[Show abstract][Hide abstract] ABSTRACT: The RING finger protein CrgA acts as a negative regulator of light-induced carotene biosynthesis in the fungus Mucor circinelloides. Sequence analysis of the crgA coding region upstream of the first AUG codon revealed the existence of an additional non-canonical RING finger domain at the most N-terminal end of the protein. The newly identified RING finger domain is required for CrgA to regulate photocarotenogenesis, as deduced from site-directed mutagenesis experiments. The role of both RING finger domains in the stability of CrgA has been investigated in a yeast system. Wild type CrgA, but not the RING finger deleted forms, is highly unstable and is stabilized by inhibition of the proteasome function, which suggests that native CrgA is degraded by the proteasome and that active RING finger domains are required for proteasome-mediated CrgA degradation. To identify the translation start of CrgA, a mutational analysis of putative initiation codons in the 5' region of the crgA gene was accomplished. We demonstrated that a GUG codon located upstream of the first AUG is the sole initiator of CrgA translation. To our knowledge, this is the first report of a naturally occurring non-AUG start codon for a RING finger regulatory protein. A combination of suboptimal translation initiation and proteasome degradation may help to maintain the low cellular levels of CrgA observed in wild type cells, which is probably required for accurate regulation of photocarotenogenesis.
[Show abstract][Hide abstract] ABSTRACT: Mucor circinelloides responds to blue light by activating the biosynthesis of carotenoids. Gene crgA acts as a repressor of this light-regulated process, as its inactivation leads to overaccumulation of carotenoids in both the dark and the light. The predicted CrgA protein contains different recognizable structural domains, including a RING-finger zinc-binding motif, several glutamine-rich regions, a putative nuclear localization signal and an isoprenylation domain. To gain insight into the specific mode of action of the CrgA protein, we sought to define the CrgA domains critical for the light regulation of carotenogenesis. For this, mutant crgA alleles harbouring missense or deletion mutations in conserved residues of those domains were generated, and their functionality was assessed by testing their ability to complement a null crgA mutation. Point mutations of the amino-terminal RING-finger domain abrogated the ability of CrgA to repress carotenogenesis in the dark, as did the deletion of a poly glutamine-rich region at the carboxyl domain of CrgA. In contrast, mutations of the isoprenylation domain only slightly affected the CrgA function in carotenogenesis. The results identify two functional domains presumably involved in protein-protein interaction in the CrgA protein and suggest a role for the ubiquitin-proteasome pathway in the light regulation of carotenogenesis in fungi.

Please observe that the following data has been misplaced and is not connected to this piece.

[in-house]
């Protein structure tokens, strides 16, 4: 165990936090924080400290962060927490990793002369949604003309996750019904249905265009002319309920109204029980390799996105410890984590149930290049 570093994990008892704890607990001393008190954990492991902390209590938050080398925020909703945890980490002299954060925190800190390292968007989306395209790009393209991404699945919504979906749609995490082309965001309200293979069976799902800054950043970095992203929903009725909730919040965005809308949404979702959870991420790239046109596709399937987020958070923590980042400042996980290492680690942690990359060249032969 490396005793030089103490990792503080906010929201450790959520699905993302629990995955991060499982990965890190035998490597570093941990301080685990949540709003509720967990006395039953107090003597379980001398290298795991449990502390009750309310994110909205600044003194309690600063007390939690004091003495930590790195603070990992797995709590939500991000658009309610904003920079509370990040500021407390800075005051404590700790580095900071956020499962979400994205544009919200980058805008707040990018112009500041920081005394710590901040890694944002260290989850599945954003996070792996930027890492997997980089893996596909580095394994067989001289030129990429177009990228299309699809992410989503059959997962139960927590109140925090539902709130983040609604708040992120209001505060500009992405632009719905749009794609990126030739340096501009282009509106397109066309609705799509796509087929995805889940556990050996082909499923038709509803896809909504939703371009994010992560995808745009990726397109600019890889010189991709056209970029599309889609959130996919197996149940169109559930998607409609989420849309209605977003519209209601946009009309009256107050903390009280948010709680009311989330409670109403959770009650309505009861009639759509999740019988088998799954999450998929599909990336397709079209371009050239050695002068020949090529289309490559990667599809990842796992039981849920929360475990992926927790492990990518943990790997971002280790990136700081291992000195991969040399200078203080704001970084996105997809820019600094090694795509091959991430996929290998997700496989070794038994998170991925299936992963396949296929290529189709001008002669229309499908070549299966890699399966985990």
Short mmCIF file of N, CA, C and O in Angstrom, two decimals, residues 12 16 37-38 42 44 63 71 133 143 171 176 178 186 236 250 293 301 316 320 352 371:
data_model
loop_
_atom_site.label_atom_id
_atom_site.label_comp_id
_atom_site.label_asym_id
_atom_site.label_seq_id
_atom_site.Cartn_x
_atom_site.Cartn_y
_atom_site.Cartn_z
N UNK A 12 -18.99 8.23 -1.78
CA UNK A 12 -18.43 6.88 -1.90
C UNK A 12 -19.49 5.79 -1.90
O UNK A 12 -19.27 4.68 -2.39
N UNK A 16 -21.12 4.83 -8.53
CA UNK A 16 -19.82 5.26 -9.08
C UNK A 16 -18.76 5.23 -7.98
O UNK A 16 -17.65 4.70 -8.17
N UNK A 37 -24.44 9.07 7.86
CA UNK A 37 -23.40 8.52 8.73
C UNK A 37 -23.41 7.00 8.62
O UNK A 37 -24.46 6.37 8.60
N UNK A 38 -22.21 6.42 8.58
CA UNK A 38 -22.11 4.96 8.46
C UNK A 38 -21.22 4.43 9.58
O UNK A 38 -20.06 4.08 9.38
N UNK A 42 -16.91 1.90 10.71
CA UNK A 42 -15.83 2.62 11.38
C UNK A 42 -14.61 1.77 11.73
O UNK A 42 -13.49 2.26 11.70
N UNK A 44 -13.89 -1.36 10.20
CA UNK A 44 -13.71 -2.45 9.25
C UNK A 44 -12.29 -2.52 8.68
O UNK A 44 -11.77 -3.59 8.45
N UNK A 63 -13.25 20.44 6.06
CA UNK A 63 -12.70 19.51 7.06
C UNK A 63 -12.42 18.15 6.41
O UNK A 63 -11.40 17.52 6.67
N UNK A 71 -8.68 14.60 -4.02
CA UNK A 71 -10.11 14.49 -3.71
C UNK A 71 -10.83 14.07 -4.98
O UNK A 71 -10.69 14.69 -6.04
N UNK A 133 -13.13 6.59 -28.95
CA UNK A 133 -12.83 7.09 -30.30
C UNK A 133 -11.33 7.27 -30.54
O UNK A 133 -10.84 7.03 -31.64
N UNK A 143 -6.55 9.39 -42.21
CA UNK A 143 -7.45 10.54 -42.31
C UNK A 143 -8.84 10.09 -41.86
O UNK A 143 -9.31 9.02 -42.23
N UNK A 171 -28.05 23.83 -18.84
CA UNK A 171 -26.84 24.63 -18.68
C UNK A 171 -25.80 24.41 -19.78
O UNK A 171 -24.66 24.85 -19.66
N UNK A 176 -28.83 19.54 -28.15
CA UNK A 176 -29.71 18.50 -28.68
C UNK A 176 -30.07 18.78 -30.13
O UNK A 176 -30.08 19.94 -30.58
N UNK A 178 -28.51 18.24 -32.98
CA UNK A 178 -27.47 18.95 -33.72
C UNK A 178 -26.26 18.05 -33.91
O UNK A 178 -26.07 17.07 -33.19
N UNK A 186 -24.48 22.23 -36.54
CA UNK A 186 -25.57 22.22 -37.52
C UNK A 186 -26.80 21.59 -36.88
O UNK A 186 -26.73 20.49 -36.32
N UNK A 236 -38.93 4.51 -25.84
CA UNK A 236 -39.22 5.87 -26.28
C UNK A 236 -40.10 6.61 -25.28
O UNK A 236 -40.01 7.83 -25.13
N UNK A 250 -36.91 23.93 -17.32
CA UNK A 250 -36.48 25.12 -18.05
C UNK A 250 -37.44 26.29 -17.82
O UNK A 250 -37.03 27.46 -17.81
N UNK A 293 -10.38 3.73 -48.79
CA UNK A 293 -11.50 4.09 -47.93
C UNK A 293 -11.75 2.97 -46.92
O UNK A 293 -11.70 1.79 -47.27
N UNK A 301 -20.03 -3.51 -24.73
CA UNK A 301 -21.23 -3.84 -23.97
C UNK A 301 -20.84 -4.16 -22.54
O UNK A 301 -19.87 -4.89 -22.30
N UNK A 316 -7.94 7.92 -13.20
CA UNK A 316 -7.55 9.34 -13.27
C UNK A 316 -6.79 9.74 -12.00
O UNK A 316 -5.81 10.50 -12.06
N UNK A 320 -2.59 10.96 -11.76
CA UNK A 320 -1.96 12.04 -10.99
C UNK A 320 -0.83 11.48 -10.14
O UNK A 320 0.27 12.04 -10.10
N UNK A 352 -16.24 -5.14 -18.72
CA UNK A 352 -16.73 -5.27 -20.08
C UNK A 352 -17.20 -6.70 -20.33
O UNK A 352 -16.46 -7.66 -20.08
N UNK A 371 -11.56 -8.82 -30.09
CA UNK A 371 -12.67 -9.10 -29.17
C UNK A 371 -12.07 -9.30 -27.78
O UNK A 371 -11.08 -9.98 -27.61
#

[Show abstract][Hide abstract] ABSTRACT: Mucor circinelloides responds to blue light by activating carotene biosynthesis. Wild-type strains grown in darkness contain minimal amounts of beta-carotene because of the low levels of transcription of the structural genes for carotenogenesis. When exposed to a light pulse, the level of transcription of these genes increases strongly, leading to the formation of high concentrations of beta-carotene. The crgA gene is involved in the regulation of light-induced carotenoid biosynthesis. This gene, originally identified as a 3'-truncated ORF which causes carotene over-accumulation in the dark, encodes a protein with a cysteine-rich, zinc-binding, RING-finger motif, as found in diverse groups of regulatory proteins. The expression of the crgA gene is activated by a light pulse, with a time course similar to that of the structural genes for carotenogenesis. To understand the regulatory role of the crgA gene in carotenogenesis, we have used a genetic approach based on the construction of crgA null mutants by gene replacement. Lack of the crgA function provokes the over-accumulation of carotenoids both in the dark and the light. Introduction of the wild-type crgA allele into these mutants restores the wild-type phenotype for carotenogenesis. The high levels of carotenoid accumulation shown by the null crgA mutants are correlated with an increase in the expression of carotenogenic structural genes. These results strongly indicate that crgA acts as a negative regulator of light-inducible carotenogenesis in M. circinelloides.